Submitted to: American Society of Civil Engineers Journal of Hydraulic Engineering
Publication Type: Peer Reviewed Journal
Publication Acceptance Date: 8/28/2001
Publication Date: N/A
Interpretive Summary: PROBLEM: Large woody debris (LWD) refers to accumulations of trees and large branches in stream channels. Ecologists and engineers are considering the use of LWD as integral parts of stream stabilization techniques and river restoration programs. However, little is known about the potential channel adjustment to LWD accumulations. SOLUTION: Experiments were carried out in a laboratory channel model to study the hydraulic and geomorphic impact of large woody debris (LWD). In the course of this work it became necessary to determine the drag forces experienced by isolated debris elements in an open channel flow. For the purpose of simplification cylinders with varying length to diameter ratios were chosen to represent debris pieces. The element dimensions tested were determined from scaling criteria developed for the prototype. This a reach on Abiaca Creek, northern Mississippi, where extensive field surveys of LWD jams had been conducted by the Corps of Engineers. BENEFITS: The data collected in the model provided new information concerning drag on LWD elements. The measurements also demonstrated that drag forces may be significantly underestimated if the resistance of LWD elements is characterized without considering the effect of the element's slenderness and proximity to the free surface. This new knowledge is important in developing engineering guidelines for the management of debris formations to reduce adverse effects on stream stability and habitats.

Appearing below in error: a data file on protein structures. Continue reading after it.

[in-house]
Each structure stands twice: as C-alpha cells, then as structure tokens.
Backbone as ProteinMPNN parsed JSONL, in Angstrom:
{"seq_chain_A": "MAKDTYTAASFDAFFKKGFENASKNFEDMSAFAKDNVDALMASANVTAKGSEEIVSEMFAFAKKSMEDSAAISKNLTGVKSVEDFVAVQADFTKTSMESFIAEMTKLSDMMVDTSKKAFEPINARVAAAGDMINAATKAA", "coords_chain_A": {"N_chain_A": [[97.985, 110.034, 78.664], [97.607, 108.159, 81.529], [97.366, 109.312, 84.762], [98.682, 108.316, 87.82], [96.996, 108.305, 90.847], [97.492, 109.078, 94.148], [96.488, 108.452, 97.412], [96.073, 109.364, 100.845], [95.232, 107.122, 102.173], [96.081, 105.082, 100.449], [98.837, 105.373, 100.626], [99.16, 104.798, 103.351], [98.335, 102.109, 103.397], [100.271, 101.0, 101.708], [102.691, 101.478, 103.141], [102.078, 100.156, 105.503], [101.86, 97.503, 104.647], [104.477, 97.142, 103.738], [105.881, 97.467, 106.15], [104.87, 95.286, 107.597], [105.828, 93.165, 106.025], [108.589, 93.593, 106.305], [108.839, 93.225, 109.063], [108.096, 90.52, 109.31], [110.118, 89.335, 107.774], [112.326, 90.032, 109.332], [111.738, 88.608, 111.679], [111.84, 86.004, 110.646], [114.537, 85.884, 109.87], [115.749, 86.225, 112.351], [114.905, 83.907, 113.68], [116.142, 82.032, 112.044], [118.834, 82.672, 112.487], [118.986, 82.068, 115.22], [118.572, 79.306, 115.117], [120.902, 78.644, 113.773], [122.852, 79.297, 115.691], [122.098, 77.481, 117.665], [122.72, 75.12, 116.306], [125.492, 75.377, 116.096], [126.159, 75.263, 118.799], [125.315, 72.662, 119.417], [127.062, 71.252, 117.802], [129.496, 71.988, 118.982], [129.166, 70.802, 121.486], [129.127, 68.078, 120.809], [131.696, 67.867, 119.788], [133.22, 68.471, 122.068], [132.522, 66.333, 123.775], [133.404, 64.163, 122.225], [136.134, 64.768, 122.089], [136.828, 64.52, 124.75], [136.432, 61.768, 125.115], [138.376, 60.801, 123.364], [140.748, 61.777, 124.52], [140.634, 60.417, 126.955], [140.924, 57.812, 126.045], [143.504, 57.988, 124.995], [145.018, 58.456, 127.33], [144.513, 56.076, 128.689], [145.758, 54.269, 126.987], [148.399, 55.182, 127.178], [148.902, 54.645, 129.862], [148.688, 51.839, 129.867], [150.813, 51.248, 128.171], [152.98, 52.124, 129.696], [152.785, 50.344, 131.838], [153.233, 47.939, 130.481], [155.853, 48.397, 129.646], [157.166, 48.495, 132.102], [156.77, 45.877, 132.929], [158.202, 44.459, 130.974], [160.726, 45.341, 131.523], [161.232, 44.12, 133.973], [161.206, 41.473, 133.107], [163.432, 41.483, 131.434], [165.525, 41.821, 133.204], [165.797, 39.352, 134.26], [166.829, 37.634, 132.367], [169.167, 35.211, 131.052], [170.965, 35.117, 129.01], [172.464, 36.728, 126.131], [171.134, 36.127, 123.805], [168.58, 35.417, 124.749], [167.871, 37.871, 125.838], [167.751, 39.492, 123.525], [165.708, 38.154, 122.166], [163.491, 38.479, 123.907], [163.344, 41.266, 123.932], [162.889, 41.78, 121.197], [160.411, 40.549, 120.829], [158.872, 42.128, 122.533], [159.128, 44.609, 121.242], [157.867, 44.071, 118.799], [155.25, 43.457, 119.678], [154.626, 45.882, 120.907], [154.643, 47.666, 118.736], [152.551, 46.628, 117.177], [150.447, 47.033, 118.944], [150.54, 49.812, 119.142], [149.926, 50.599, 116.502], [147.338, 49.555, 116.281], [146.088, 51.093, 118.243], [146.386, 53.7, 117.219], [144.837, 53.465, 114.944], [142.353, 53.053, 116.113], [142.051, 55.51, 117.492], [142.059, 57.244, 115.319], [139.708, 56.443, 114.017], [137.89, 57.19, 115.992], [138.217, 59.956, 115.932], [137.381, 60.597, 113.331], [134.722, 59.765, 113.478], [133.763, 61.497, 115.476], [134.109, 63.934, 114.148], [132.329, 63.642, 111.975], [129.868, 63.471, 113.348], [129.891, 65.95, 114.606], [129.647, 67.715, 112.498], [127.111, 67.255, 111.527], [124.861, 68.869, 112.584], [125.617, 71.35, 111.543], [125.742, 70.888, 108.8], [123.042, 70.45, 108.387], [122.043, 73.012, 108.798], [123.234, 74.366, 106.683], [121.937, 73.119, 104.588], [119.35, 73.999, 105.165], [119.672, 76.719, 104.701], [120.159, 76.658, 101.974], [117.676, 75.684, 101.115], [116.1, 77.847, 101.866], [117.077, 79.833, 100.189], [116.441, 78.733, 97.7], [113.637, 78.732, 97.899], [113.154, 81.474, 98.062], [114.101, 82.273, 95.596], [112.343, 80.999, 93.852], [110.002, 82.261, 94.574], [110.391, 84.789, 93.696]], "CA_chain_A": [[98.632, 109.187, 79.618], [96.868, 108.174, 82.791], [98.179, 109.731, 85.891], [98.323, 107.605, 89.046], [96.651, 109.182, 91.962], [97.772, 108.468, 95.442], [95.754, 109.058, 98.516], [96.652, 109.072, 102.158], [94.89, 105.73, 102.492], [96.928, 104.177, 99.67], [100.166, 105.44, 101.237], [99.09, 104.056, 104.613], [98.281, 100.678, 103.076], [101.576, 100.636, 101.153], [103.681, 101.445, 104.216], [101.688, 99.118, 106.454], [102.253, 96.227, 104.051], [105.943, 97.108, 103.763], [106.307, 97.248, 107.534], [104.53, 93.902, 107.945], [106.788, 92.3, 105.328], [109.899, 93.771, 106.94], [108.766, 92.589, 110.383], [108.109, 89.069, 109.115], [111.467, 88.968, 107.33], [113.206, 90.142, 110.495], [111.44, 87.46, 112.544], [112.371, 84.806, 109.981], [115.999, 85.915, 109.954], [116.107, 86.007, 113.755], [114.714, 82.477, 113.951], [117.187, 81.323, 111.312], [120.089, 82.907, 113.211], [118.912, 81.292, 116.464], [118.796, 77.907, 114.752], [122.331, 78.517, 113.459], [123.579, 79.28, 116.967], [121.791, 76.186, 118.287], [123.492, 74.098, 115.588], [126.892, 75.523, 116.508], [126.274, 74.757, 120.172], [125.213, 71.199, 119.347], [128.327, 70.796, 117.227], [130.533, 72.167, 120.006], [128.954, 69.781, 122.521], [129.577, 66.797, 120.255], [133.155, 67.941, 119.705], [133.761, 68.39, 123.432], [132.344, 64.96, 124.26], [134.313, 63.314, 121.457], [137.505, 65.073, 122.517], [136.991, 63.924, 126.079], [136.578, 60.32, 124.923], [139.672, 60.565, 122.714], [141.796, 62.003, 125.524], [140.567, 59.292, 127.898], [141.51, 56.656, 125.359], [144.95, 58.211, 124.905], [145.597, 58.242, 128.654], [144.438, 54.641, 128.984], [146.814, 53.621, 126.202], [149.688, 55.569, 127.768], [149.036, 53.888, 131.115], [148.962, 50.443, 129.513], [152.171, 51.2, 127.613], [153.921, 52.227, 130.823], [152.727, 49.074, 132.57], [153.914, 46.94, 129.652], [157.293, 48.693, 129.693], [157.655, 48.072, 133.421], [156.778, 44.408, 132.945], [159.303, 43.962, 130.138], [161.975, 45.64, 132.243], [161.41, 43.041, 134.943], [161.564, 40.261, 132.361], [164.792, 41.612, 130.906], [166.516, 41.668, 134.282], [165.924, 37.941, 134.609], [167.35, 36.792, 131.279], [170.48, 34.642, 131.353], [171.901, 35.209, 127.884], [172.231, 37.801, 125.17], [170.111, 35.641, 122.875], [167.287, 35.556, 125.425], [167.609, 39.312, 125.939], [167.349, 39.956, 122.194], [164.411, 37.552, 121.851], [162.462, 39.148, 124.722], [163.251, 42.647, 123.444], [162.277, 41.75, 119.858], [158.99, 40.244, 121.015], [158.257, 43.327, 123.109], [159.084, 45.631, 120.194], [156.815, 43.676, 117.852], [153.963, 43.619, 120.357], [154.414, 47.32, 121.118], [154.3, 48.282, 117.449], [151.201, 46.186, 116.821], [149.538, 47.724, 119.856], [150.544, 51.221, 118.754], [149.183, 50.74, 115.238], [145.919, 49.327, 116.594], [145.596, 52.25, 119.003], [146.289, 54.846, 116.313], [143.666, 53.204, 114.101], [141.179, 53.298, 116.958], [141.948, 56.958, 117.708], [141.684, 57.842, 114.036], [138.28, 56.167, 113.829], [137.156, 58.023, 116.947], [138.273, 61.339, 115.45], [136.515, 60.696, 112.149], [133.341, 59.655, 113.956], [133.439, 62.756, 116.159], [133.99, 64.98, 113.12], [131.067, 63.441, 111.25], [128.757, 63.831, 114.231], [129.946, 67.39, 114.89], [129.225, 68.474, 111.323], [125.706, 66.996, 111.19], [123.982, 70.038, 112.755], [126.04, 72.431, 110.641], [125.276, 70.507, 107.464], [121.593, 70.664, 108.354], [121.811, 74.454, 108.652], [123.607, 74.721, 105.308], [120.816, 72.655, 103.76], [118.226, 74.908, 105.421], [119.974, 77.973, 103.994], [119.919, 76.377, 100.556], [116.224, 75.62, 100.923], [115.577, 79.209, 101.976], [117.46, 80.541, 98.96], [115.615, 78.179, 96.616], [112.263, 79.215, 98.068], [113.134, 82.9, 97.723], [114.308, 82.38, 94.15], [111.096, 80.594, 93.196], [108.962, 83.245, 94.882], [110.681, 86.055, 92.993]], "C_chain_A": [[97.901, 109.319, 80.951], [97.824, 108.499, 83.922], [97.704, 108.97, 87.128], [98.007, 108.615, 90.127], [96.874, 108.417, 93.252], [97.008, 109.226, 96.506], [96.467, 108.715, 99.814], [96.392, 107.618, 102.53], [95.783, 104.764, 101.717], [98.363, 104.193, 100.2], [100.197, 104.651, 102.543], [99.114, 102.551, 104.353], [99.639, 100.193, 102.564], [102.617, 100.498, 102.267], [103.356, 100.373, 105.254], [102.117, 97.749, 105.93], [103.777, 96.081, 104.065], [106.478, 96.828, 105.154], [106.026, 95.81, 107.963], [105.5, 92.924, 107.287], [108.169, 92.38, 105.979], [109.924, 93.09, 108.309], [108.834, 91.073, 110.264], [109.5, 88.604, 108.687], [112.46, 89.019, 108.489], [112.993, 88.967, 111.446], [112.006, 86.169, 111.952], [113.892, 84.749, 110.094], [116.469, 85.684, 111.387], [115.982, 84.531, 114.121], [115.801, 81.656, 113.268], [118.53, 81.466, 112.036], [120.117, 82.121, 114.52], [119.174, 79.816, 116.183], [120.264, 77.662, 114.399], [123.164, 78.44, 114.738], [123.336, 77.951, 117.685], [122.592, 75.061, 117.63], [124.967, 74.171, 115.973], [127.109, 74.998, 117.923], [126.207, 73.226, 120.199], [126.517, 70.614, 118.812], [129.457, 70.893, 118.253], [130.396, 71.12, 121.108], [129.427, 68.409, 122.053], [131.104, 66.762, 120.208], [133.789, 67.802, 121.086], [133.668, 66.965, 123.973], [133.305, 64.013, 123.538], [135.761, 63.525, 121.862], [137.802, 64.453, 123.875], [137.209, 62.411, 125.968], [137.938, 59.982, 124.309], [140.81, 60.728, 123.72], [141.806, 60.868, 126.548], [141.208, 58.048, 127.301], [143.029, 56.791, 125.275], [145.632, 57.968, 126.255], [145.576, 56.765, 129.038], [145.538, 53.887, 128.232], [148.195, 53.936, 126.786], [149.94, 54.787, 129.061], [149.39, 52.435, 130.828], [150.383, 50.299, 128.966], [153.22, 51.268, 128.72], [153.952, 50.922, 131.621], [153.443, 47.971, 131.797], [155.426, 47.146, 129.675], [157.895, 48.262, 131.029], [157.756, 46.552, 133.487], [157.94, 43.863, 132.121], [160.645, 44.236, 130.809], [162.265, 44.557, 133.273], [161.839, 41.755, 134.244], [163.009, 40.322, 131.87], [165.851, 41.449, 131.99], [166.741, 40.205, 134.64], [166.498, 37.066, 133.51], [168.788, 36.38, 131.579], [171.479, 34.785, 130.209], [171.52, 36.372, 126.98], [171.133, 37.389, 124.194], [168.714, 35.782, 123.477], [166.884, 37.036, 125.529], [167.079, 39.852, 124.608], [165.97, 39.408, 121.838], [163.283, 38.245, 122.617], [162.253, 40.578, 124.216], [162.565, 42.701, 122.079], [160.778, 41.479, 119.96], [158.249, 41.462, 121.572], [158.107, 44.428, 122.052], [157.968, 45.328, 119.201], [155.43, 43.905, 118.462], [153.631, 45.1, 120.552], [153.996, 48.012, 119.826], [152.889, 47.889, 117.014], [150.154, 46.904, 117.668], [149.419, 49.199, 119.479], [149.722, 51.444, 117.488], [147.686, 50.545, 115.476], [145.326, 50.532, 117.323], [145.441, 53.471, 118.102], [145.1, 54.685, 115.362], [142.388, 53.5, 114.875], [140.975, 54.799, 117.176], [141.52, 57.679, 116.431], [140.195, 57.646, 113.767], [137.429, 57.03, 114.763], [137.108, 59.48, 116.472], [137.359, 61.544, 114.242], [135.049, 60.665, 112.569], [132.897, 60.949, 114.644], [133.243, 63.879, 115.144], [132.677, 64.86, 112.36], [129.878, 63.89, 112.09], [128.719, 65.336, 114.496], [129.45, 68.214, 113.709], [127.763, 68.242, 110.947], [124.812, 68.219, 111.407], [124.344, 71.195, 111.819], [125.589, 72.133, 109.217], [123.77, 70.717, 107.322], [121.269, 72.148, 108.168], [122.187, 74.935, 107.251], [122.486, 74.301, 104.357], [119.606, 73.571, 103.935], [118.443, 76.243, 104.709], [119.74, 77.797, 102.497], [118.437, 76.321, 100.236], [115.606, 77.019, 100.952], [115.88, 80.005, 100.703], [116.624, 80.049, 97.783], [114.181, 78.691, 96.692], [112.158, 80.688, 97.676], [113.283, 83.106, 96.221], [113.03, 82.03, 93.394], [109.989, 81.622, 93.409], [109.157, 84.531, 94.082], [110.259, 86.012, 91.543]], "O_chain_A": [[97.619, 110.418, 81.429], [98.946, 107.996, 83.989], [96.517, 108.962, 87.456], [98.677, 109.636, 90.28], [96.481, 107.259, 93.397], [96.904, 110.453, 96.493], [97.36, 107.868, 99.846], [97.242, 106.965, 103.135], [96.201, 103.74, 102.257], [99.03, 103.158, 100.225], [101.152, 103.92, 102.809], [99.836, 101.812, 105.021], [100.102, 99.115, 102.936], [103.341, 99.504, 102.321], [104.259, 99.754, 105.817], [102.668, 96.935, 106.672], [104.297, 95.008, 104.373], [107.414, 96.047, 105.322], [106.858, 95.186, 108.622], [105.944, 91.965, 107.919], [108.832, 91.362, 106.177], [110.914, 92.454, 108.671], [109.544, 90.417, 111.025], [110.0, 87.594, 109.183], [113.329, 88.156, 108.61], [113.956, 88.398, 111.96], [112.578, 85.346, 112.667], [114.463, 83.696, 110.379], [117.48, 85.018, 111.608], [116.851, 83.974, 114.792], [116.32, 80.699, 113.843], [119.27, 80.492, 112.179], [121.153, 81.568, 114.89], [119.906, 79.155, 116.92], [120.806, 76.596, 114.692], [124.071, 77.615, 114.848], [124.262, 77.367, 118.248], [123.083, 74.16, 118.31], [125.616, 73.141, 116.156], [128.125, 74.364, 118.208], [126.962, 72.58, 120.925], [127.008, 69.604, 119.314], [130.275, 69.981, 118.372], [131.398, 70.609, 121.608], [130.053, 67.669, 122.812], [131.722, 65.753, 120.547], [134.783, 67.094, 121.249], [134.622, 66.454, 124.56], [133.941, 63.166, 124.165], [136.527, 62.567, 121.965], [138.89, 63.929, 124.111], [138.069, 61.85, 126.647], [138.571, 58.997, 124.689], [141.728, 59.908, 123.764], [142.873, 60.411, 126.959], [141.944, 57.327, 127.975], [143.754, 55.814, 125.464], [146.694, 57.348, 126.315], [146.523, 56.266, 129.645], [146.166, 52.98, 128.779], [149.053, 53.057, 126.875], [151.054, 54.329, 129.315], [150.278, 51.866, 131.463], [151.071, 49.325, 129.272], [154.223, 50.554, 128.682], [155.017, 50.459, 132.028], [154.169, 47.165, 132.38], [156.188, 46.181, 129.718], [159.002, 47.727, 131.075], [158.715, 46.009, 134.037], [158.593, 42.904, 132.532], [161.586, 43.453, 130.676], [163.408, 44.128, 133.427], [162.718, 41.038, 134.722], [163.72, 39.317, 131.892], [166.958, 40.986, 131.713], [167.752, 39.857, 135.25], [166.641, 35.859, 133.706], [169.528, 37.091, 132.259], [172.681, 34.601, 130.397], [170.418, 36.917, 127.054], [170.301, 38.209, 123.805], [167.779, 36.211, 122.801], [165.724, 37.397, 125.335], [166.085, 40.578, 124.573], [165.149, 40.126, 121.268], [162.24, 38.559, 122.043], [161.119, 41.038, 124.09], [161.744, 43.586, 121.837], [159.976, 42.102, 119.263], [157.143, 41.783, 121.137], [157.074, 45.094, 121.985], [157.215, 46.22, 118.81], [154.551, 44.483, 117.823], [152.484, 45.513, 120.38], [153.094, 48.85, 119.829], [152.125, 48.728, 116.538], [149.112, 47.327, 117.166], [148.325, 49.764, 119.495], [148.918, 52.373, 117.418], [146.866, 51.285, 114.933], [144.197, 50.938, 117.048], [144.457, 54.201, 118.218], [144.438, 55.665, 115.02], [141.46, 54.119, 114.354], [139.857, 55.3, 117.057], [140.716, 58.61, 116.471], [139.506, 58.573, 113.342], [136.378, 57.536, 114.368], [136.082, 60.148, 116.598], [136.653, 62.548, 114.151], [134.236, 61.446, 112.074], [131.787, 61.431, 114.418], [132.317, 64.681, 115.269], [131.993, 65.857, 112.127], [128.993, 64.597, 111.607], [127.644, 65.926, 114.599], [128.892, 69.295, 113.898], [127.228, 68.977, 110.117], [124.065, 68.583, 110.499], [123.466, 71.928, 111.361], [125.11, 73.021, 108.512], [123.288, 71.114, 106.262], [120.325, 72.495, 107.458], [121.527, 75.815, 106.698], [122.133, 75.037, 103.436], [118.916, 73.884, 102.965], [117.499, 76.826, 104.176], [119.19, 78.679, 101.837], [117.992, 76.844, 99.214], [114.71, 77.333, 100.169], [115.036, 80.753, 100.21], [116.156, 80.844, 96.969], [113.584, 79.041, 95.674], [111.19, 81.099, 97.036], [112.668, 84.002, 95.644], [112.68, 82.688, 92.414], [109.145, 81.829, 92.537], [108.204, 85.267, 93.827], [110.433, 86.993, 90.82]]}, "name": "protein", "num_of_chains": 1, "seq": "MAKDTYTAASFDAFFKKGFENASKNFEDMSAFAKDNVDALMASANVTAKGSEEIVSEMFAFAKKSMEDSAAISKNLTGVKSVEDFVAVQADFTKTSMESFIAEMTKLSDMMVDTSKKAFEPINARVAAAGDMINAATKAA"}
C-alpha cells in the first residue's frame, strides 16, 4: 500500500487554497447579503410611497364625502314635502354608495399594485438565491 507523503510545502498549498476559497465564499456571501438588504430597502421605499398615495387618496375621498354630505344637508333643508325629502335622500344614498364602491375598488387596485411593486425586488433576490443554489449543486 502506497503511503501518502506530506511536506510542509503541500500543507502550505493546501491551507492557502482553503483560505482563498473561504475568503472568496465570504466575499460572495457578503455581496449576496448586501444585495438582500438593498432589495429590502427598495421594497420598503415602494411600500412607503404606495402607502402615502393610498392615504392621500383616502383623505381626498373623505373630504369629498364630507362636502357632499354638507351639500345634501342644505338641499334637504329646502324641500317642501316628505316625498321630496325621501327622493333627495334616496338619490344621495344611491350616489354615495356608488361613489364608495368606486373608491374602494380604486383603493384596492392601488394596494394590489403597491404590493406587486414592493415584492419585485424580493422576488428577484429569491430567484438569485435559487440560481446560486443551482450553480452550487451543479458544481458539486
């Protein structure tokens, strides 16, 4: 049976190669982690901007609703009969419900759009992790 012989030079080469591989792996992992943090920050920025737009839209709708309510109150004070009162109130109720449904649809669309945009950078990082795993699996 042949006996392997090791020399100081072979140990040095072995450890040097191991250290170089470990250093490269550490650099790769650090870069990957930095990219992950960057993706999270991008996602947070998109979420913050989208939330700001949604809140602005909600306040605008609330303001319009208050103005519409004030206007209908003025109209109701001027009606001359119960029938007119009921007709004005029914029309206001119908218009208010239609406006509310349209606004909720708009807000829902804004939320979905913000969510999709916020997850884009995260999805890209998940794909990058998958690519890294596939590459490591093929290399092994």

Technical Abstract: Drag force on cylindrical large woody debris (LWD) elements is measured in a laboratory flume. Drag coefficient values calculated from these data are presented for a range of element submergence and slenderness values. Drag coefficients for large submergence values are consistent with those previously published. However at submergence values less than eight element diameters, the observed drag coefficients are consistently higher than those previously published. This discrepancy is due to the additional form drag created by stationary surface waves that causes the drag coefficient to increase significantly when an element comes close to the free surface. This phenomenon, which has not been accounted for in previous studies on LWD drag, is shown to depend on element Froude number and submergence, in addition to element Reynolds number and slenderness, rather than stream flow blockage.